HR Strange But True!
August 09, 2007

Jeffrey Grous knew what time it was--time to plead guilty to stealing $5.3 million from his former employer and using a big chunk of it to buy watches.

At HR Strange but True! headquarters, we are a bit fascinated with the loot employees buy using the money they steal from their employers. In the past, we've covered the story of the bookkeeper who stole $6.9 million from her employer and the office manager whom prosecutors said paid her daughter's wedding with her employer's money.

This is the first time we have run across an employee who spent so much on watches.

In pleading guilty, Jeffrey F. Grous of Tolland, Connecticut, admitted that he devised a scheme to defraud the investment firm for which he worked of approximately $5.3 million and spent the money for his own personal use and enjoyment over a period of 10 years. Prosecutors said Grous spent the money on:

  • The purchase of watches totaling approximately $449,219.02
  • The construction of a luxury home, and
  • The purchase of expensive cars, clothing, and vacations.

Prosecutors said Grous formed two sham companies and then submitted false invoices for consulting services by these companies and approved the fraudulent requests, or forged the signature of an officer at the investment firm with the authority to approve the payment requests.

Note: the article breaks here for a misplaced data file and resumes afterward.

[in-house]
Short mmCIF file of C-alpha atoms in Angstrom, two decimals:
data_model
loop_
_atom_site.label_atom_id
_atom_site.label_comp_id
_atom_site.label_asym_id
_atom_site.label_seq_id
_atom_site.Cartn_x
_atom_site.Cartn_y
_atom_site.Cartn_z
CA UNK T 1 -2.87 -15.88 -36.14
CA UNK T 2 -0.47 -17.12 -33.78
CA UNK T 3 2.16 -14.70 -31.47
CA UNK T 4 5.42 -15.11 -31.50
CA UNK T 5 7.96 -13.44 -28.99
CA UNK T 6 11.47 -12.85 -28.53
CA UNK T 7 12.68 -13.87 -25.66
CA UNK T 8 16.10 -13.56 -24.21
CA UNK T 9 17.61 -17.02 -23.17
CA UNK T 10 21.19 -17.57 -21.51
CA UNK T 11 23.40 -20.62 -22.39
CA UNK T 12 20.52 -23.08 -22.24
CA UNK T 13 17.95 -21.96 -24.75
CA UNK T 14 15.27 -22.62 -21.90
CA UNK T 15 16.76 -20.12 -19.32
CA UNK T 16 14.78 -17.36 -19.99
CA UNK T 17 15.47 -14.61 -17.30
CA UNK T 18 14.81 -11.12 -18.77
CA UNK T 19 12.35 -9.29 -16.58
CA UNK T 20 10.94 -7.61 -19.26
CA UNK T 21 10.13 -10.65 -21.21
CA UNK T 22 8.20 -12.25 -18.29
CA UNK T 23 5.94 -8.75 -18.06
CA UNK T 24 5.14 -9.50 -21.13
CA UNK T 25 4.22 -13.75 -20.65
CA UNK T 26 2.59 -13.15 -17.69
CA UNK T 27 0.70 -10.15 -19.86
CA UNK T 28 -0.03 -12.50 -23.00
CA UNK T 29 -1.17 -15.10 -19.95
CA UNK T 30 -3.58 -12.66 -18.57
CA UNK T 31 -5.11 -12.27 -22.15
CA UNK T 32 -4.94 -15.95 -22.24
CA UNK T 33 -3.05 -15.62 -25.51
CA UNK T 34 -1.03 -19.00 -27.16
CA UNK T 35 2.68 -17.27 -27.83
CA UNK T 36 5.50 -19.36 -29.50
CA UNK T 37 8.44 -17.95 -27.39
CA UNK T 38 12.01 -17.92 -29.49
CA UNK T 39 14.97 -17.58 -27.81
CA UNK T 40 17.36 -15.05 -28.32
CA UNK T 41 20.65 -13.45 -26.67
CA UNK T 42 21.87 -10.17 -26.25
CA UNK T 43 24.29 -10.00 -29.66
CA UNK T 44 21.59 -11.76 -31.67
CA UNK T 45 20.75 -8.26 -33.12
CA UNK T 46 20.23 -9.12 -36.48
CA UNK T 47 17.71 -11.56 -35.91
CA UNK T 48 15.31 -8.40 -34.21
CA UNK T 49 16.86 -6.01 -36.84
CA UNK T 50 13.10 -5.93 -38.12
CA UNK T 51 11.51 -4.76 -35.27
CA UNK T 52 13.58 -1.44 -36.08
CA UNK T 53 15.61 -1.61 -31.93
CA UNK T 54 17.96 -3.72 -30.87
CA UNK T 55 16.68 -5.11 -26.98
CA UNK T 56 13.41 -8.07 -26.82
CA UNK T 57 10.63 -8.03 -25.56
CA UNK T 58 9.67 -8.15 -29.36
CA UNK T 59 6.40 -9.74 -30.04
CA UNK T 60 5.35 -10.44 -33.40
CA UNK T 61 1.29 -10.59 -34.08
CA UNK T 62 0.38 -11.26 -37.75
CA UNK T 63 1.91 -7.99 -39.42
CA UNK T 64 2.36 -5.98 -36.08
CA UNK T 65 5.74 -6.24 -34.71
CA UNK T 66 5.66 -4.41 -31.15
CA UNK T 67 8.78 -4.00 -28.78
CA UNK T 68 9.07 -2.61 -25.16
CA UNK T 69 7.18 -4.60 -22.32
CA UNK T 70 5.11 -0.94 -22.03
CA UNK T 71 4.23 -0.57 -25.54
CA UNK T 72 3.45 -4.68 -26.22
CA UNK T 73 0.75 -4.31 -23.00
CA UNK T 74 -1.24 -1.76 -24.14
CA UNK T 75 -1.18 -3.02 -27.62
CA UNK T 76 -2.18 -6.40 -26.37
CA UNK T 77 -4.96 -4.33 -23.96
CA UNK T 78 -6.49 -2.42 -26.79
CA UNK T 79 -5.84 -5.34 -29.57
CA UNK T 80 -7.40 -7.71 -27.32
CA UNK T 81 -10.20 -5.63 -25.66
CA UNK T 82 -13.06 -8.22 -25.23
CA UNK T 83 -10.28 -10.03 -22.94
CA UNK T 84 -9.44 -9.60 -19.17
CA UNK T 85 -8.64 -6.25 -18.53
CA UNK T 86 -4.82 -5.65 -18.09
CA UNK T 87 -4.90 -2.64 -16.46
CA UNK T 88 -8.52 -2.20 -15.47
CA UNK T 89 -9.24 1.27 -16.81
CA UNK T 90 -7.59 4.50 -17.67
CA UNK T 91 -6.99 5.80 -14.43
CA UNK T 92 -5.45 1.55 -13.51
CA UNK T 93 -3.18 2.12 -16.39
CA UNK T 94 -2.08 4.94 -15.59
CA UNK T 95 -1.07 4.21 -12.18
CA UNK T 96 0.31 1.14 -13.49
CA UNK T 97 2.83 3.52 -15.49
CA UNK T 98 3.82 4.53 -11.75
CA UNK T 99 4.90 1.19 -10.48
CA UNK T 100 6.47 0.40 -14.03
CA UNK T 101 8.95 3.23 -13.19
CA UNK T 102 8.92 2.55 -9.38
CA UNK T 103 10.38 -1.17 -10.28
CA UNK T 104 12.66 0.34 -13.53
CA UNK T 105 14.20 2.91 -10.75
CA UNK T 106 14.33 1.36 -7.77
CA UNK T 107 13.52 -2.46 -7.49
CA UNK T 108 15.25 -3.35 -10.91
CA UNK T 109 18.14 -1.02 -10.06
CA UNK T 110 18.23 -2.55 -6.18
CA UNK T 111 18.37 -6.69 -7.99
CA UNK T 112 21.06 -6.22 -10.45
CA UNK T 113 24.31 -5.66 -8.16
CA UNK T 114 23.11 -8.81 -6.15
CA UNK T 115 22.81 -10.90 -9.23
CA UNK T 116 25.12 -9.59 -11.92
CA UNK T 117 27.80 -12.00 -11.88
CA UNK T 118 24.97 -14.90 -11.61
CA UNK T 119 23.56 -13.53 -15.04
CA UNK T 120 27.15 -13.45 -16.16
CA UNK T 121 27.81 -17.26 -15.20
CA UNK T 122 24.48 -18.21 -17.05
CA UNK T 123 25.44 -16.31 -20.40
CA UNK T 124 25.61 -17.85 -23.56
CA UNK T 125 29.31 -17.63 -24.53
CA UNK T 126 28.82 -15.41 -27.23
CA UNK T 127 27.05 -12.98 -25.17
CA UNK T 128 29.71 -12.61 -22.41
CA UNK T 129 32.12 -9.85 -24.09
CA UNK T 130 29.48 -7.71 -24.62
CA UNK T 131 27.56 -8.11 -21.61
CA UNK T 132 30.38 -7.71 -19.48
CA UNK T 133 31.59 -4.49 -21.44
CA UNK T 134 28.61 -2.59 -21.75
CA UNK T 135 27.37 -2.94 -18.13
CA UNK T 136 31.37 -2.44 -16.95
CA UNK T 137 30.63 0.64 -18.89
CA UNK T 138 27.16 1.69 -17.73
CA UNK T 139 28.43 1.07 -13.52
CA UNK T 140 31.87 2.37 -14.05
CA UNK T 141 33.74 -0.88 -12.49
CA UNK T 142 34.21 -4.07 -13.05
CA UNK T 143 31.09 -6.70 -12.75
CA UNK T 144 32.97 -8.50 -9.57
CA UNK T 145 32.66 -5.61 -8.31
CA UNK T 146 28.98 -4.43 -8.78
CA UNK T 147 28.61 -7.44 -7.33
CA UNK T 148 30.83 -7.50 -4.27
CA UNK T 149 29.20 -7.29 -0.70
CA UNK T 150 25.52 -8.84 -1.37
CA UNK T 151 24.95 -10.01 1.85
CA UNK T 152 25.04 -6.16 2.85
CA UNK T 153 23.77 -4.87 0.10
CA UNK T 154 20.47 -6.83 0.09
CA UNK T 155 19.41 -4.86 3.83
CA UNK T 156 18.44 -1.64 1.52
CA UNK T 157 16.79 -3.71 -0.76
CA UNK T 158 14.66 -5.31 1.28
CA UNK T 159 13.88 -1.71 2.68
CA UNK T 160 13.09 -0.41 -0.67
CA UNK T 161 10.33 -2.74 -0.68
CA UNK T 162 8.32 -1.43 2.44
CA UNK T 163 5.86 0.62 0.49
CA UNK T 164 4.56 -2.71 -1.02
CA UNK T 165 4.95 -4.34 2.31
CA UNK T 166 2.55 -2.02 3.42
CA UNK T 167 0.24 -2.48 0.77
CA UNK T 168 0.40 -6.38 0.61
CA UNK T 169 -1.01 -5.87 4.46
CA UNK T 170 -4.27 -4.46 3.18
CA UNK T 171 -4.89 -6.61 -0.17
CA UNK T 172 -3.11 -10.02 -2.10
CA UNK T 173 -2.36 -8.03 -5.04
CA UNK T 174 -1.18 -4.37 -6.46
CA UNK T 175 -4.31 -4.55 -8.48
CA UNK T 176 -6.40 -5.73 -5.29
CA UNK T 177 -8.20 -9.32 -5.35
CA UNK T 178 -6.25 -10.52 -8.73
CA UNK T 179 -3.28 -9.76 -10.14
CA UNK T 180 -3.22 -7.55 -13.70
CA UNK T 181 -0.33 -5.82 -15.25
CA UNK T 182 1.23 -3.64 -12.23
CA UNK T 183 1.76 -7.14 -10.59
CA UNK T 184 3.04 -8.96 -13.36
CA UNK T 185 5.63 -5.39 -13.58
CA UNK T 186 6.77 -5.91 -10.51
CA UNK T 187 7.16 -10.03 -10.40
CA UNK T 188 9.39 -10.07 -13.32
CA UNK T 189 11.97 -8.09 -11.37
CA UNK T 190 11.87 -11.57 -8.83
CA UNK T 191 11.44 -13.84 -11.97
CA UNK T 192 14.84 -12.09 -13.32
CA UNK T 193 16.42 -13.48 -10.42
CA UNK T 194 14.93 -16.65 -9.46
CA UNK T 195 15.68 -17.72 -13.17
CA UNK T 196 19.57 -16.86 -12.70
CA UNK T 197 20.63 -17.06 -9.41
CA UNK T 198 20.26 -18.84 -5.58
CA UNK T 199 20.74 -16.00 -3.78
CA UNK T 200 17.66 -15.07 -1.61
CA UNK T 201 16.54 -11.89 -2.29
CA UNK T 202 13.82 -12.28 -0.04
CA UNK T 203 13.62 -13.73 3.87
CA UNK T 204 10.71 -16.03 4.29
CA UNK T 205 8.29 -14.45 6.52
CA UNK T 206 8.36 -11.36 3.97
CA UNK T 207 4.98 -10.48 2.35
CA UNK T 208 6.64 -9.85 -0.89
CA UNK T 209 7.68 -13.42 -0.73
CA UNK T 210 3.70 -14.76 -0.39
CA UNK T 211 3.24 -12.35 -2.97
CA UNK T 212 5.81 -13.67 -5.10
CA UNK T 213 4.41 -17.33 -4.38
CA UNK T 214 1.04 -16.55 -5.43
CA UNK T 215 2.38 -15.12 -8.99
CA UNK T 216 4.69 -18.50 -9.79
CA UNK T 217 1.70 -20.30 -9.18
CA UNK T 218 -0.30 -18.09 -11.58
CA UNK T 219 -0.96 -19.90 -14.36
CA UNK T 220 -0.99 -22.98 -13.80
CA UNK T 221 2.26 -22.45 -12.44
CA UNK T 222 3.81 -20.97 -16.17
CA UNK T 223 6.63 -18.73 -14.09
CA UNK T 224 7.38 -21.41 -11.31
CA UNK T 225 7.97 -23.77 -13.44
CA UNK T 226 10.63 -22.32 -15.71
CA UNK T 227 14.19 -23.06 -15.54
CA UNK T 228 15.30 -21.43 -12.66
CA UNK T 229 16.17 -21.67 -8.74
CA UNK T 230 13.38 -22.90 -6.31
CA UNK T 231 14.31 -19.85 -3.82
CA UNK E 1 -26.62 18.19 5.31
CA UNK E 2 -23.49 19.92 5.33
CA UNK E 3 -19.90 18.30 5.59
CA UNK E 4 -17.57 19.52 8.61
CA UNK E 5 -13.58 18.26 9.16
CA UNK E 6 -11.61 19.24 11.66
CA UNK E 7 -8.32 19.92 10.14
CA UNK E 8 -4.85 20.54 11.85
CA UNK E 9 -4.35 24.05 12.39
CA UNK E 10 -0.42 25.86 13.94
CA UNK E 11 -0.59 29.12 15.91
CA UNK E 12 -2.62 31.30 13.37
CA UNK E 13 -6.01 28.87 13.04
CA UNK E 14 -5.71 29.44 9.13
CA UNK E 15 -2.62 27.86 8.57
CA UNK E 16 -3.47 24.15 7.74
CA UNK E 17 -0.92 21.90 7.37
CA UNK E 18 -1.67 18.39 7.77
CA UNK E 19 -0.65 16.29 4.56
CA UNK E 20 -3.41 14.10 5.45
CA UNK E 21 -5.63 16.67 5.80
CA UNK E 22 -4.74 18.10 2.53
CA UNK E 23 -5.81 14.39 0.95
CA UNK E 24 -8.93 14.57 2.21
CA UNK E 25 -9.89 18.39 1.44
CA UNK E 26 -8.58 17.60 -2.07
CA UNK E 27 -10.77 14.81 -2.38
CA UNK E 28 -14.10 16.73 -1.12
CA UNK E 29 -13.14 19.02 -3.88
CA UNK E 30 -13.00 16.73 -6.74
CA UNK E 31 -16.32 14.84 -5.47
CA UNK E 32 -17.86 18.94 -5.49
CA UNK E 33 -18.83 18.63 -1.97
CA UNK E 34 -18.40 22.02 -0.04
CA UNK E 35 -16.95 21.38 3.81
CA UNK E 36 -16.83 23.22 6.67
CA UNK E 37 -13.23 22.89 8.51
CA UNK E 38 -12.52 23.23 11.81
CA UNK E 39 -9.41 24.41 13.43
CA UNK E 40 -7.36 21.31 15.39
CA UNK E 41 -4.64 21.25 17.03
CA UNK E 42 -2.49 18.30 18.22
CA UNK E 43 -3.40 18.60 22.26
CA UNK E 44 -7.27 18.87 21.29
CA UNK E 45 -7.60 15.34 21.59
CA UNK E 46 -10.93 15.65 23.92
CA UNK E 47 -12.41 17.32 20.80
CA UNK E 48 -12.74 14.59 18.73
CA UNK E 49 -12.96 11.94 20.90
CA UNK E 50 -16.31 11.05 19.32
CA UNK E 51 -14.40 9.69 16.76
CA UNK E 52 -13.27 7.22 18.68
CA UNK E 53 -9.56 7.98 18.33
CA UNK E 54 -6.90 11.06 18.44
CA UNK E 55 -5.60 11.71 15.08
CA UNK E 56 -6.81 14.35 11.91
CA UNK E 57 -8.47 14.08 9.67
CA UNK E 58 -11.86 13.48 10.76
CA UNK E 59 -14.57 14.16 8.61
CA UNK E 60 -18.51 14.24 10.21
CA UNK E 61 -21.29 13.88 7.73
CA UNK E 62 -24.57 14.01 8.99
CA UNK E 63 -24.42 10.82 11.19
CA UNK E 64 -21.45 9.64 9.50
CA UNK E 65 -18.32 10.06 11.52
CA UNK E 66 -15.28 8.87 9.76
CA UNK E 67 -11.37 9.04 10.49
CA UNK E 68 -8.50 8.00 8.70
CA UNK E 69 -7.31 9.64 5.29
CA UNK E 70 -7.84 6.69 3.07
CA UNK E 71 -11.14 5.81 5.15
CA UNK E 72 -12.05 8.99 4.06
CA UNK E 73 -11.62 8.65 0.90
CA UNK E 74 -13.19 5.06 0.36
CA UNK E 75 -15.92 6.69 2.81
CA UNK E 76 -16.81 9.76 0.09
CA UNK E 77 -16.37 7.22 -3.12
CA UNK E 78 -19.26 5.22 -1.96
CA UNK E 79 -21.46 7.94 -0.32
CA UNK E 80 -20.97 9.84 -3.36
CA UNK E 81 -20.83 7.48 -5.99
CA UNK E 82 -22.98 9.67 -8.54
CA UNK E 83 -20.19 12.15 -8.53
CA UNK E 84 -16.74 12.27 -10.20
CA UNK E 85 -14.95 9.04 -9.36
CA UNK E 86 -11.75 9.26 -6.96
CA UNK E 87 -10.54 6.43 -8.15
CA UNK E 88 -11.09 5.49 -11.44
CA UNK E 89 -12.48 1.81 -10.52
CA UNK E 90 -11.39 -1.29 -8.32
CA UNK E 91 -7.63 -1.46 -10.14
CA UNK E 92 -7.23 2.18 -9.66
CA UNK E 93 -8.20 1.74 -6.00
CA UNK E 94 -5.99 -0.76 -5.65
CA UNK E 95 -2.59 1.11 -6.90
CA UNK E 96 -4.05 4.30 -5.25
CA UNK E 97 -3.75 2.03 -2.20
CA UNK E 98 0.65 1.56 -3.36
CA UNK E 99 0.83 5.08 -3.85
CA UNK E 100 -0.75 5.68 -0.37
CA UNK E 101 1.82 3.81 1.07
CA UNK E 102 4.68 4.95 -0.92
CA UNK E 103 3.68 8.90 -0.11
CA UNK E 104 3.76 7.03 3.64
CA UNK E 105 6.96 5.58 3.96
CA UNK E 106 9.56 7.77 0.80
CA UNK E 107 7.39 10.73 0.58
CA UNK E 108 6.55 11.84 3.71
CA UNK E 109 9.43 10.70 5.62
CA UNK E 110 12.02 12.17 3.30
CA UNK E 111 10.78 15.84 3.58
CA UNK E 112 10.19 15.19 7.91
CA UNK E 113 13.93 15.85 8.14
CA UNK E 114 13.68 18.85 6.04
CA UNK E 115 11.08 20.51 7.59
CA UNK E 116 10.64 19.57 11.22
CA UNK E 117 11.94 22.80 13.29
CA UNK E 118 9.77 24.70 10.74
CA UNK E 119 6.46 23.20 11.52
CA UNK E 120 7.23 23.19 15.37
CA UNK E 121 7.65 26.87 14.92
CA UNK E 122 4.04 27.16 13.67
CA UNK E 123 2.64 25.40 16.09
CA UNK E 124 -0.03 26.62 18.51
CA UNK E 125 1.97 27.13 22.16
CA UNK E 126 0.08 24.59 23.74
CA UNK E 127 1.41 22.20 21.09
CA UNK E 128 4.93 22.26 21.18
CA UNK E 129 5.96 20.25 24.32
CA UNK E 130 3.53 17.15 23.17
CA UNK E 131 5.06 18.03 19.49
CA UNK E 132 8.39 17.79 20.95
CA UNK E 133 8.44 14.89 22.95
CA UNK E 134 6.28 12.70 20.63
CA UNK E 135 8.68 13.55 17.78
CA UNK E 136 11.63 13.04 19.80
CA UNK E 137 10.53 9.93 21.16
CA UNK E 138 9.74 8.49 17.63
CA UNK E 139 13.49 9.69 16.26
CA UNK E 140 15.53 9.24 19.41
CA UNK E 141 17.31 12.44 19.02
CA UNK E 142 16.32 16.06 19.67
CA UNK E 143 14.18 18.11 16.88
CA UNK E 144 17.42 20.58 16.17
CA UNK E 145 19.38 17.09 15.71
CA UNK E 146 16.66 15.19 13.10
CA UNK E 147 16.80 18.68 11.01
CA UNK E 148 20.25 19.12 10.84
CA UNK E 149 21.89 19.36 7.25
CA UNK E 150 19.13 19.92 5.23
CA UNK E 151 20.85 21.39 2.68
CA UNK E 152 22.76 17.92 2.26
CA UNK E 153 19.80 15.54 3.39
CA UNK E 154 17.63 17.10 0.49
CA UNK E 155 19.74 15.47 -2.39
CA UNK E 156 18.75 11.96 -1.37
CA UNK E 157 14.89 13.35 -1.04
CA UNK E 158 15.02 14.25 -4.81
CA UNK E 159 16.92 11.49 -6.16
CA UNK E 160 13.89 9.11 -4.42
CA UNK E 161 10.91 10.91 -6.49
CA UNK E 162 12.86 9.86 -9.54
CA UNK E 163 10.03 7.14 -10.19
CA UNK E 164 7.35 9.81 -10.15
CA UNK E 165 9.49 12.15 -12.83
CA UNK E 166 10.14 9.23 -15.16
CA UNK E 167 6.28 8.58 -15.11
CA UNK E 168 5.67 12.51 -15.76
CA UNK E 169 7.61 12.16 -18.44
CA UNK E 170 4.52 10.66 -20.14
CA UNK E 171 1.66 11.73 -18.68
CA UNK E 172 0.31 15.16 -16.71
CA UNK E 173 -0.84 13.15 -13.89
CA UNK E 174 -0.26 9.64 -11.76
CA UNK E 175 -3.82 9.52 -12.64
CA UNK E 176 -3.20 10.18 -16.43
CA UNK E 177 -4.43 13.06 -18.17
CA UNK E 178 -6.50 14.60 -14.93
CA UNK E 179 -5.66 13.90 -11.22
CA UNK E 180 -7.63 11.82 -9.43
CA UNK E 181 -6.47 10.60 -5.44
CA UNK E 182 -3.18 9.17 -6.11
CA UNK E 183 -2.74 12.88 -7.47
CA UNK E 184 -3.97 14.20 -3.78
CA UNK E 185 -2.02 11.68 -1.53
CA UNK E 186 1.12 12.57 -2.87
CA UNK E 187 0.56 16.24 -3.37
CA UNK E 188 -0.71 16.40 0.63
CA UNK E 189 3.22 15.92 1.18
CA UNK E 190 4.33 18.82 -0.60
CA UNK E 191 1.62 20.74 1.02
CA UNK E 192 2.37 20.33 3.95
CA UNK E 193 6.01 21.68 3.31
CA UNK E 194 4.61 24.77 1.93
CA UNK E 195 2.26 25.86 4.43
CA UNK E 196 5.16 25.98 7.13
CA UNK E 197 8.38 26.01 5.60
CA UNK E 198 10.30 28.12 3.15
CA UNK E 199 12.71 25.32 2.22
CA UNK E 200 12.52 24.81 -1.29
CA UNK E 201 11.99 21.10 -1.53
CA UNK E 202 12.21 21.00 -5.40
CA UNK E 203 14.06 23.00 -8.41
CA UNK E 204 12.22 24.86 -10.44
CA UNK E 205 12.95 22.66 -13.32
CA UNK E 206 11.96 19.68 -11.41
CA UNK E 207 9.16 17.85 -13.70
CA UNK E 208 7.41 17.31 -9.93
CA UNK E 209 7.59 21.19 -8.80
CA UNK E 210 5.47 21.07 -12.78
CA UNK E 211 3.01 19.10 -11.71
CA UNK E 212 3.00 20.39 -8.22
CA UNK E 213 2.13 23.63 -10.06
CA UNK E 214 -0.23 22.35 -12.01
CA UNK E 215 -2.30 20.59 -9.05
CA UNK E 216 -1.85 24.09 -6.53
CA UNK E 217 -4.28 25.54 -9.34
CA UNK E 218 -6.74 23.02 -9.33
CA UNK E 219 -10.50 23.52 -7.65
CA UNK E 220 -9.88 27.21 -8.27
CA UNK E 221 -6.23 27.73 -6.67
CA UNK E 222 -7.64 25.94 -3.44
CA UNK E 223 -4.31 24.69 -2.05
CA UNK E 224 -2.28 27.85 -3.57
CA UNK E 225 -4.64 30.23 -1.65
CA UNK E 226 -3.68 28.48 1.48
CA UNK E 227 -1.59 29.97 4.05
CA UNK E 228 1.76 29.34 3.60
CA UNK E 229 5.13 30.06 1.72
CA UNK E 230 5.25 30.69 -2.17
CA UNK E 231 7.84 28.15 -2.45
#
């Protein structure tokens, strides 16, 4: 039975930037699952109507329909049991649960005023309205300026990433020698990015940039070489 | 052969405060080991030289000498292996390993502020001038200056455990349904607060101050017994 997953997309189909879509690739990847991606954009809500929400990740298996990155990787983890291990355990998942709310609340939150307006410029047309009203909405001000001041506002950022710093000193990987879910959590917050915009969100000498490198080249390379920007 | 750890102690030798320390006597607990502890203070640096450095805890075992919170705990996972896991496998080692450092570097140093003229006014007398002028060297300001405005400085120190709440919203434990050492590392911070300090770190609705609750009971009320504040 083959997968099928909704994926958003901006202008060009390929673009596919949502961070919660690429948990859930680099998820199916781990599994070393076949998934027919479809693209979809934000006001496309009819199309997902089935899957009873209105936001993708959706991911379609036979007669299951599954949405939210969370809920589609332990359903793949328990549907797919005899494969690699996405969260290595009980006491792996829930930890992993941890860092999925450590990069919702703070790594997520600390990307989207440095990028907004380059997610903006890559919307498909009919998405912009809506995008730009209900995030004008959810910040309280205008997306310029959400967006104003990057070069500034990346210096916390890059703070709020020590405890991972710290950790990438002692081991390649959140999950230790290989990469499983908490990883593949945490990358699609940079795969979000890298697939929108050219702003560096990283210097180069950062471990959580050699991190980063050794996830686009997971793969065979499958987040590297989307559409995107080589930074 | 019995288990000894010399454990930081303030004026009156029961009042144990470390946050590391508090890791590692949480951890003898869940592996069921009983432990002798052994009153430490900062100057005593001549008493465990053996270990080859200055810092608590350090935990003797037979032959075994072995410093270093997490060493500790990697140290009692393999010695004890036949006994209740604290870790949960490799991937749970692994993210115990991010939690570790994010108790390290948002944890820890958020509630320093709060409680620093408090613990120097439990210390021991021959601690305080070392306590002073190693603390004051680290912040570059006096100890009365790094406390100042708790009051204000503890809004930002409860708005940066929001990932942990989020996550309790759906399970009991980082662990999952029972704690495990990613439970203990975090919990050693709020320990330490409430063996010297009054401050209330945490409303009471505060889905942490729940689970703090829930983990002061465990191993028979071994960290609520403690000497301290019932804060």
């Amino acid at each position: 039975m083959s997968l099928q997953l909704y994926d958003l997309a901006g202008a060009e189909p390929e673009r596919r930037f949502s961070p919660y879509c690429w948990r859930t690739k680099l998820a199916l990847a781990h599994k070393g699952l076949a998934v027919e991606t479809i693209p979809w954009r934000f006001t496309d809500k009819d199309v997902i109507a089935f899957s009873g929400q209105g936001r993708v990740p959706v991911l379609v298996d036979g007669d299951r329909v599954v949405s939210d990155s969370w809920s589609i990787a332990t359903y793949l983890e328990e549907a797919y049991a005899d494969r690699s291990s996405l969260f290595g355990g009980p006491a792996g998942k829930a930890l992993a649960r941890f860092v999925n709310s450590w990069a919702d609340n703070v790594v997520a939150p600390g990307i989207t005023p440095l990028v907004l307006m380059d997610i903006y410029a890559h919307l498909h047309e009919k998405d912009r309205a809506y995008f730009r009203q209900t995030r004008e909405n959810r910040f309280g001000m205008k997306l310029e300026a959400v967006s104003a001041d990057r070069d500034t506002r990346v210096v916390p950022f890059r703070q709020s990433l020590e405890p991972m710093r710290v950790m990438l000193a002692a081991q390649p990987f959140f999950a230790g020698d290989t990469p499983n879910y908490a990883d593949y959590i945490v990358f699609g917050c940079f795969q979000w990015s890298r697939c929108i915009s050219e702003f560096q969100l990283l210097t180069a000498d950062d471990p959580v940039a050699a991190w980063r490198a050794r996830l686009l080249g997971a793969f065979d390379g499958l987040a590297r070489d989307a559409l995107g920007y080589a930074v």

In addition, Grous submitted to the investment firm AMEX charges and fraudulent payment forms, including a false description that the expenses were for business purposes of officers of the investment firm. GROUS approved, or forged the signature of others for approval, AMEX charges, which resulted in the investment firm making payments of approximately $2.24 million to AMEX for Grous's personal expenses, prosecutors alleged.

Grous pleaded guilty to one count of wire fraud, one count of mail fraud, one count of tax evasion, and one count of filing a false tax return.

United States District Judge Janet Bond Arterton has scheduled sentencing for September 27, 2007. Grous faces:

  • A maximum term of imprisonment of 20 years and a fine of up to $250,000 on each wire fraud and mail fraud charge
  • A maximum term of imprisonment of five years and a fine of up to $250,000 on the tax evasion charge, and
  • A maximum term of imprisonment of three years and a fine of up to $100,000 on the charge of filing a false tax return.

Source: Department of Justice

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